From the moment a soil sample arrives at the lab for a routine analysis, the whole process takes about 48 hours. This process is spread over 3 business days.
Day 1 for most soil samples begins at about 9:30 am when UPS brings the daily delivery. As the boxes are unloaded, the “layout” process begins. We group all boxes from each customer together to minimize the need to locate multiple boxes that contain a single set or field of samples. Each box is opened and the submittal form is located. The technician first checks which analysis is to be completed on the samples and moves any samples requiring non-routine analysis to another area for special handling. The routine samples are then unpacked and organized per the order specified on the submittal form. If any samples are missing, or the analysis package is not clearly indicated, the set of samples is set aside until our customer service representatives contact the customer for clarification or instructions on how to proceed. We will not begin any analysis until we are positive the customer is getting what they expect.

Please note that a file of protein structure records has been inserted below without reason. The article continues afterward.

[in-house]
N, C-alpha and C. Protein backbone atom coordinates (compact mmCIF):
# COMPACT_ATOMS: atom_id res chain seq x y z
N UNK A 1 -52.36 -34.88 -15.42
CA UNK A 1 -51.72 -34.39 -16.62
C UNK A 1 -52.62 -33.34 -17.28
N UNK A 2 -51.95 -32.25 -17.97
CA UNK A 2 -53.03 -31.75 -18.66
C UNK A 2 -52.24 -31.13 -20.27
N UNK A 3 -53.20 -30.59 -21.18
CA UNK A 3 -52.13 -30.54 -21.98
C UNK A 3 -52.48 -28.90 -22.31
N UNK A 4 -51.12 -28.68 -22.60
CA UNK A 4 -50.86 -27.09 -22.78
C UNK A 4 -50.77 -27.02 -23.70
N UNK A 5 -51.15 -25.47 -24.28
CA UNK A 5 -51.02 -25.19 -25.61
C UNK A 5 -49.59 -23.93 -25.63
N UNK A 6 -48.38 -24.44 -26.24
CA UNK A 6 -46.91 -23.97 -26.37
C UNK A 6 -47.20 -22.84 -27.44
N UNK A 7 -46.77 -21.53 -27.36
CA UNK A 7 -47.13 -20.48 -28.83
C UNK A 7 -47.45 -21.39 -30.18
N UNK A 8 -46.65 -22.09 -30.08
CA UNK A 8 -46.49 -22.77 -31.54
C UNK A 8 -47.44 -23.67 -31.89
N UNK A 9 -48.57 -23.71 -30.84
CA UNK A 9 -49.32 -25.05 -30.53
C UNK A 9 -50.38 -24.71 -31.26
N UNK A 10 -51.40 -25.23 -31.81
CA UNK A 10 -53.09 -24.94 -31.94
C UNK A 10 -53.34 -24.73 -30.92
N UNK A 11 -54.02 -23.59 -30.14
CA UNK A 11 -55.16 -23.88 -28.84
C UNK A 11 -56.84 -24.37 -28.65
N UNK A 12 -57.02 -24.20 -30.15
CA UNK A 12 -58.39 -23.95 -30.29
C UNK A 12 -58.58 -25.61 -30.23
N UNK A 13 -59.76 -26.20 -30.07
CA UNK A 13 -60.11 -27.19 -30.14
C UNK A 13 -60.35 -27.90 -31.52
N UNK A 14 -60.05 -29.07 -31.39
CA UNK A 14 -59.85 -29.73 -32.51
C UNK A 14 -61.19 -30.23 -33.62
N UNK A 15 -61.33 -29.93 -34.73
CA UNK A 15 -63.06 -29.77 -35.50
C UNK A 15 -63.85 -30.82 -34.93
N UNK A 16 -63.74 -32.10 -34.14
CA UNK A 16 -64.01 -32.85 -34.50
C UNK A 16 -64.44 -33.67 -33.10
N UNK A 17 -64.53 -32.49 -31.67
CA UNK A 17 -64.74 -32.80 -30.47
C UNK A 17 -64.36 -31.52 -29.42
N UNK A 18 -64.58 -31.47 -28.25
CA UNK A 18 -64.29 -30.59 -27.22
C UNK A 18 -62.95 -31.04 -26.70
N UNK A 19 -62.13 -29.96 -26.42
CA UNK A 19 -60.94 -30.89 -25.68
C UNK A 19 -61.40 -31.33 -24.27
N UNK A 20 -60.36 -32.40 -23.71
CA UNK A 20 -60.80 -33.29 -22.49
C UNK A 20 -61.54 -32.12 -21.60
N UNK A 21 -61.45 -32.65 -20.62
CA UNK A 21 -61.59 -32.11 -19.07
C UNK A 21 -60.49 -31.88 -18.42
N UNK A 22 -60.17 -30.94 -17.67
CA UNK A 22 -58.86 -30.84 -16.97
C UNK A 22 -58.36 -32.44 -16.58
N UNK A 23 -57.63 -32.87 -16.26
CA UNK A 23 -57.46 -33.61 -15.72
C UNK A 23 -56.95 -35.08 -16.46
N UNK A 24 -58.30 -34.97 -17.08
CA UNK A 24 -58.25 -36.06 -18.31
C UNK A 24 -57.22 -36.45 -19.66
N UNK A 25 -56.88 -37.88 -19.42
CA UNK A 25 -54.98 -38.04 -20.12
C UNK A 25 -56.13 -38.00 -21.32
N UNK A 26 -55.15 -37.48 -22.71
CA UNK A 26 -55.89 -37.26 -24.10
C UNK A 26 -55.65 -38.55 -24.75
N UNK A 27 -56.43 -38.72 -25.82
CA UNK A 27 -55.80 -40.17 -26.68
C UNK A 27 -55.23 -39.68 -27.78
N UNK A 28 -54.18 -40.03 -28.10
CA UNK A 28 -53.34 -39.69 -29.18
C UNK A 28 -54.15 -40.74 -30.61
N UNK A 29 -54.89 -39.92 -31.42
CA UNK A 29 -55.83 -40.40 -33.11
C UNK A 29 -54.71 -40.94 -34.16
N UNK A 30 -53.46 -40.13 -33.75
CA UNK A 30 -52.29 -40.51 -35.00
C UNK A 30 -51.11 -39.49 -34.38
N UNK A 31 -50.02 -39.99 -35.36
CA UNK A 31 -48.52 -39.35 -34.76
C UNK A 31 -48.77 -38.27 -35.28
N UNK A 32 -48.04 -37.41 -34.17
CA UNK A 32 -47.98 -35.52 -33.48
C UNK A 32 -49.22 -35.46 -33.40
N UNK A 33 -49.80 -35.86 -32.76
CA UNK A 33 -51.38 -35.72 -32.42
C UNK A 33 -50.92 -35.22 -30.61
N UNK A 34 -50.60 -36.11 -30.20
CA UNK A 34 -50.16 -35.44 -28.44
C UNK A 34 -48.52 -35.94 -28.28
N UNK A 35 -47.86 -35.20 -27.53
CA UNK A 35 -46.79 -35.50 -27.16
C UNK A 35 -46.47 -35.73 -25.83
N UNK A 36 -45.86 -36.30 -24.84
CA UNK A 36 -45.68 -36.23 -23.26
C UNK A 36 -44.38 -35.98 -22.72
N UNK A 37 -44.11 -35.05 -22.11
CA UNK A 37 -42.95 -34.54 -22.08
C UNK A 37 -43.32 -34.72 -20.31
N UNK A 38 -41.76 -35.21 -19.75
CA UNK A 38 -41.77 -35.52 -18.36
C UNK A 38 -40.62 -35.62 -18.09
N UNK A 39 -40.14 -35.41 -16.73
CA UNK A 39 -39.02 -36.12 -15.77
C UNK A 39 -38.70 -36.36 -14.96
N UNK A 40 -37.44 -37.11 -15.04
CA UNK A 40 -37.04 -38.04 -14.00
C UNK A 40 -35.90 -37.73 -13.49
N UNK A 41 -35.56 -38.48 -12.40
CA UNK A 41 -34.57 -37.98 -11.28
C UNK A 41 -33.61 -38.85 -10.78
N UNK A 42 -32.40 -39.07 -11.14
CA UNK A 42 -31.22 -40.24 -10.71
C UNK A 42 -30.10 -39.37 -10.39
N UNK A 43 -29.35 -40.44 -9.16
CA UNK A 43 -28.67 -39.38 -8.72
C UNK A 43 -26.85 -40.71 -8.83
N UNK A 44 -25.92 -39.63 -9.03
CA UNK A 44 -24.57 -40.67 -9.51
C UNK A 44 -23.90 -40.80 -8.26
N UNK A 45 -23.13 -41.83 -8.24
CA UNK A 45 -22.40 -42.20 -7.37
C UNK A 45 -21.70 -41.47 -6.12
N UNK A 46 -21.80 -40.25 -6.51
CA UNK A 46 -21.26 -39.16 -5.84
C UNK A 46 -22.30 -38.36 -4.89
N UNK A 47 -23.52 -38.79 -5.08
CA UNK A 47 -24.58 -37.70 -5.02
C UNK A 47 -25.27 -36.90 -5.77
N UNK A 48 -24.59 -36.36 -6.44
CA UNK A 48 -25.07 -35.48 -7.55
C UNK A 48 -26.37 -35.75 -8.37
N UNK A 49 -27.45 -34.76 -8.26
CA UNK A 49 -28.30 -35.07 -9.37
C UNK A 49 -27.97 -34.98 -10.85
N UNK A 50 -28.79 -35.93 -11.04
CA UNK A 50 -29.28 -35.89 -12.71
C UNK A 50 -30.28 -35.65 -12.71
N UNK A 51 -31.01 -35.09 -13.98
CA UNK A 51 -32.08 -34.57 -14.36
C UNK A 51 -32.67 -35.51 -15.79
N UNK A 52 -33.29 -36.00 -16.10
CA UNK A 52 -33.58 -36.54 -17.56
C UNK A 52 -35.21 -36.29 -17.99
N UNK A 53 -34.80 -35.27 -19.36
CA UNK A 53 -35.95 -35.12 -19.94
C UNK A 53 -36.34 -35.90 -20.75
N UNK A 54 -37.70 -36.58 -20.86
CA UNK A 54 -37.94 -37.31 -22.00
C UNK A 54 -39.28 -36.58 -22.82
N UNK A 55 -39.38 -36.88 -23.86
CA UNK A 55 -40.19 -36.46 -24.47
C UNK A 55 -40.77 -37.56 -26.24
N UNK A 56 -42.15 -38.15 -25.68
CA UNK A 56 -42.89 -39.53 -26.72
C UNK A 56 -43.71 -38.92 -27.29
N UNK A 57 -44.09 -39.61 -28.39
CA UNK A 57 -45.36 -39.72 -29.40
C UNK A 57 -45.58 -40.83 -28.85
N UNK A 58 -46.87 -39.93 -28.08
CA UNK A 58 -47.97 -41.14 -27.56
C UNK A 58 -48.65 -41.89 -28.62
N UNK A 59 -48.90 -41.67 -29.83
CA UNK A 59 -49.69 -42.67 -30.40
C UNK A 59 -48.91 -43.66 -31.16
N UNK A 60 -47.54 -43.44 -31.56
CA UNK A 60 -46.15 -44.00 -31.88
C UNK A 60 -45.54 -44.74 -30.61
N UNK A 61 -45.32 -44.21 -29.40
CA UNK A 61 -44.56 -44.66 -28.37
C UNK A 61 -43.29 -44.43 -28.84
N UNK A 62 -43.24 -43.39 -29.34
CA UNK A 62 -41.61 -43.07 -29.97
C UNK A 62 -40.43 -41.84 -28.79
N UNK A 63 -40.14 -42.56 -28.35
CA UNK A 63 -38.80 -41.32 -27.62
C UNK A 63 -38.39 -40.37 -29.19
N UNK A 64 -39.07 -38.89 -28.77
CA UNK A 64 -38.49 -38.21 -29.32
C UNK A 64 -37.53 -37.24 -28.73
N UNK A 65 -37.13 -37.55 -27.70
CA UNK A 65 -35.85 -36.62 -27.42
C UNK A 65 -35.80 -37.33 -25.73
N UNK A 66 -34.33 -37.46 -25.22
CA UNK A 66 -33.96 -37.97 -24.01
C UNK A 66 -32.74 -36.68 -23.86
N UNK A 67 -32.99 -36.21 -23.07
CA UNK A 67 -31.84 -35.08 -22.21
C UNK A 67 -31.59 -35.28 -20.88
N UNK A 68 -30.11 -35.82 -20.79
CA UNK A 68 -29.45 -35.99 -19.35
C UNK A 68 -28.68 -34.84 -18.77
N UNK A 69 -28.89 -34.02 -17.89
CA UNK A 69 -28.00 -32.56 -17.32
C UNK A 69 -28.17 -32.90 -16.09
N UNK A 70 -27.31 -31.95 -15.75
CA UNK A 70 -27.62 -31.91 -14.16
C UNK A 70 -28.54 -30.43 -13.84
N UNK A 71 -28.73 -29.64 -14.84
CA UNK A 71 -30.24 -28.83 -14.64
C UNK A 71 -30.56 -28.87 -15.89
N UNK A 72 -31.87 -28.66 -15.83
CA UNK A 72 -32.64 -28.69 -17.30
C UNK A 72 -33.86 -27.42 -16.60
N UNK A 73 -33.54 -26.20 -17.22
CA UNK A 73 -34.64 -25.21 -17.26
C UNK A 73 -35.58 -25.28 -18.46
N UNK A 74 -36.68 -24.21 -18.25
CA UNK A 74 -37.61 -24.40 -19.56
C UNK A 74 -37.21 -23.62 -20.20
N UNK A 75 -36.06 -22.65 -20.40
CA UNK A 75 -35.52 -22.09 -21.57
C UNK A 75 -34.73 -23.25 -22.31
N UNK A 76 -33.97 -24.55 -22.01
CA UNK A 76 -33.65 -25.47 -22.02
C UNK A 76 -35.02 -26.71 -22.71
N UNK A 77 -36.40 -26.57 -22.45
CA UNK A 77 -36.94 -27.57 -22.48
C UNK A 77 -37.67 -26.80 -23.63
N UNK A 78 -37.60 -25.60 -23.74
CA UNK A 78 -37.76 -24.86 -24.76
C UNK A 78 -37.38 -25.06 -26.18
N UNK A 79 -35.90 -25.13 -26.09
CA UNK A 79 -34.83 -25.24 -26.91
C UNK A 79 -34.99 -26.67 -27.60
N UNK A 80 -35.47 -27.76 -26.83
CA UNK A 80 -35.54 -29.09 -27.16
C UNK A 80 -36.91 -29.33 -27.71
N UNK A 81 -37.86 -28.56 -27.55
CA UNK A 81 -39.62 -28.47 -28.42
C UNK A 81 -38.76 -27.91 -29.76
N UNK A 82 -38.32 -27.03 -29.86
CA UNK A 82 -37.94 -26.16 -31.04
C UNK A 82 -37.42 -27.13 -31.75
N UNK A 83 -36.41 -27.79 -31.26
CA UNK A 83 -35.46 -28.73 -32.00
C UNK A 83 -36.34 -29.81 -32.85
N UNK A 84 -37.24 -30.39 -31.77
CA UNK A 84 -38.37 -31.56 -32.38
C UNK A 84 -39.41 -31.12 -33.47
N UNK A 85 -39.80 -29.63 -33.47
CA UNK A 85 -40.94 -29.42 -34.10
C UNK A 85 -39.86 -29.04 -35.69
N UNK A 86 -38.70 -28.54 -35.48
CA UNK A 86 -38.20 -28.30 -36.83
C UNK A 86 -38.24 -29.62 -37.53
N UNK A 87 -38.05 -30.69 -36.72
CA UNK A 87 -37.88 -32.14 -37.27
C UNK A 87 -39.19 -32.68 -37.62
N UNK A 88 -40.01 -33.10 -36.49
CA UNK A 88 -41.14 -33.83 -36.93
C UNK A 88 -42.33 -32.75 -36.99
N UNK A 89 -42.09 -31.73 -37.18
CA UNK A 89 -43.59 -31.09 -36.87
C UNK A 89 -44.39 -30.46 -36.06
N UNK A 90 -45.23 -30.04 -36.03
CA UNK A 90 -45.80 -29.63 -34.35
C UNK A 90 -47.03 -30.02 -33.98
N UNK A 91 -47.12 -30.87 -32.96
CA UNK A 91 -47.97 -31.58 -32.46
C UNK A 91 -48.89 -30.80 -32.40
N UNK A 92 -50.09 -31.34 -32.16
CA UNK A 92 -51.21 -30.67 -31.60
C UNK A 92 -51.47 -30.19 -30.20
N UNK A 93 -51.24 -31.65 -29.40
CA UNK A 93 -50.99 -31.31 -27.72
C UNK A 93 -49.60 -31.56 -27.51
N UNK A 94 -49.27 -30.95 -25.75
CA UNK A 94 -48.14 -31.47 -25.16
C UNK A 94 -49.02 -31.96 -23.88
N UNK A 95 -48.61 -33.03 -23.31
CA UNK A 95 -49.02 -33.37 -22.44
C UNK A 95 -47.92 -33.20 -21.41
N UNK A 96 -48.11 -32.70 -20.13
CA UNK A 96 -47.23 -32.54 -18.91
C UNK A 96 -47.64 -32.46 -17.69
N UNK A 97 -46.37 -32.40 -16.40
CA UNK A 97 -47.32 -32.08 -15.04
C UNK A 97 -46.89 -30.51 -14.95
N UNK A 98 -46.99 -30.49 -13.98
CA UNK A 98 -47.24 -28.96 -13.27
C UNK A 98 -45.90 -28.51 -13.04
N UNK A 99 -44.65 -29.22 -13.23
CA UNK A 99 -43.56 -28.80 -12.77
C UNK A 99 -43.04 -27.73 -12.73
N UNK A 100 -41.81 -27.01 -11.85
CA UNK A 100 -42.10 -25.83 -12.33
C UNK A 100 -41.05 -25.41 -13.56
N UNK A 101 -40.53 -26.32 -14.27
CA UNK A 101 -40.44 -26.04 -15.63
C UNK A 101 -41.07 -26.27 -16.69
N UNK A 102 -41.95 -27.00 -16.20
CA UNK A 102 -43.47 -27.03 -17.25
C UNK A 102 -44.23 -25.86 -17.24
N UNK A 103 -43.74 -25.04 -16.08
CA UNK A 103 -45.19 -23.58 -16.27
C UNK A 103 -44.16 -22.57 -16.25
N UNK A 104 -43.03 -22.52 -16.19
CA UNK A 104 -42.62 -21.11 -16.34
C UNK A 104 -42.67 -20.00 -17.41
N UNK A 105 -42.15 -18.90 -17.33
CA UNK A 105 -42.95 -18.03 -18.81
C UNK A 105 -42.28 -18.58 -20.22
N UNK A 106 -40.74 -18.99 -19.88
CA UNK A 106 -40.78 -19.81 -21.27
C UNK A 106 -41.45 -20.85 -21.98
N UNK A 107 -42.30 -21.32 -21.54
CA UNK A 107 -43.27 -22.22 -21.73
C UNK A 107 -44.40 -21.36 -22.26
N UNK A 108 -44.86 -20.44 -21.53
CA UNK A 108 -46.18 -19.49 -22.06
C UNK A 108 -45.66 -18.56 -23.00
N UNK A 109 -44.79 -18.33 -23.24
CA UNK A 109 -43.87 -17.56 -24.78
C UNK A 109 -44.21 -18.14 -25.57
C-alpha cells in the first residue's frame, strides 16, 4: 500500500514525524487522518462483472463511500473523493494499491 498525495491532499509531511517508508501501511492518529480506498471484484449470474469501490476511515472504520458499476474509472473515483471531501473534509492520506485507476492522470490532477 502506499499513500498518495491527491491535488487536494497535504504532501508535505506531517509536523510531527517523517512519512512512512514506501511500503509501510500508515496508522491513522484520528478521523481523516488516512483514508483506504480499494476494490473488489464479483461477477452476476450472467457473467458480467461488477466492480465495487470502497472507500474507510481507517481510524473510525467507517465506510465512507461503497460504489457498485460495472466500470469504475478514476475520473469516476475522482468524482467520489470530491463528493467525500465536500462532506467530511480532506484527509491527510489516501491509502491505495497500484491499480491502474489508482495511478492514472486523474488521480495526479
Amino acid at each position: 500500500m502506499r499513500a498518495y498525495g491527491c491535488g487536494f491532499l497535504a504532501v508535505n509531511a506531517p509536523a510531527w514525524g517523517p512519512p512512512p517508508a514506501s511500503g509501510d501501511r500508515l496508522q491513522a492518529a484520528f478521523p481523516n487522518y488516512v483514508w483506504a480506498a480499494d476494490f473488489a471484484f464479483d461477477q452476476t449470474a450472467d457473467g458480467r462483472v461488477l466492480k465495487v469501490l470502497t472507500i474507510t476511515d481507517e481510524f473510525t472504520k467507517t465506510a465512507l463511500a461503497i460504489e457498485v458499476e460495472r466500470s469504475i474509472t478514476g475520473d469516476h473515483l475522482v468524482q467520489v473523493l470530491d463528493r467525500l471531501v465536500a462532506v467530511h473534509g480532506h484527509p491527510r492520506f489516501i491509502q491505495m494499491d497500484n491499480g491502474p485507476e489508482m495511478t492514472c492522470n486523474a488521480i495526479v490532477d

Once the samples are organized, the submittal forms are then sent to the office in the same order in which the samples were laid out to be logged into our computer system. The logging process starts with “stamping”. Stamping assigns a unique lab number to each sample. Each sample ID on the submittal form is manually stamped with an automatically advancing numbering machine. Information on the stamped submittal forms is then entered in to our database which ties together the lab number, sample ID, grower name, farm name, field name, and analysis package. After all the submittal forms have been entered for the day, the information is compiled into summary sheets called bench sheets which will be used on day 2 by the chemists and technicians as instructions on how each sample is to be analyzed. Some samples may need only one analysis while others may require 10 or more.While the sample submittal form information is being entered, work continues in the layout room. After the samples have been arranged according to the submittal form and double checked, the samples are transferred from the shipping bags to drying bags. The drying bags are arranged on sections of wire shelving which fit onto carts capable of holding 200 samples. The combination of the paper drying bags and wire shelving helps speed up the drying process. The loaded carts are transferred from the layout room into our state-of-the-art soil drier. In adherence to standardized soil analysis methods, the soils are dried at a temperature of 104⁰ F or less. Our custom-designed drier can maintain this temperature as well as maintain a relative humidity in the single digits by cycling the air through the drying chamber several times per minute. Day one comes to a close and the samples spend the night in the drier so they will be ready for day 2.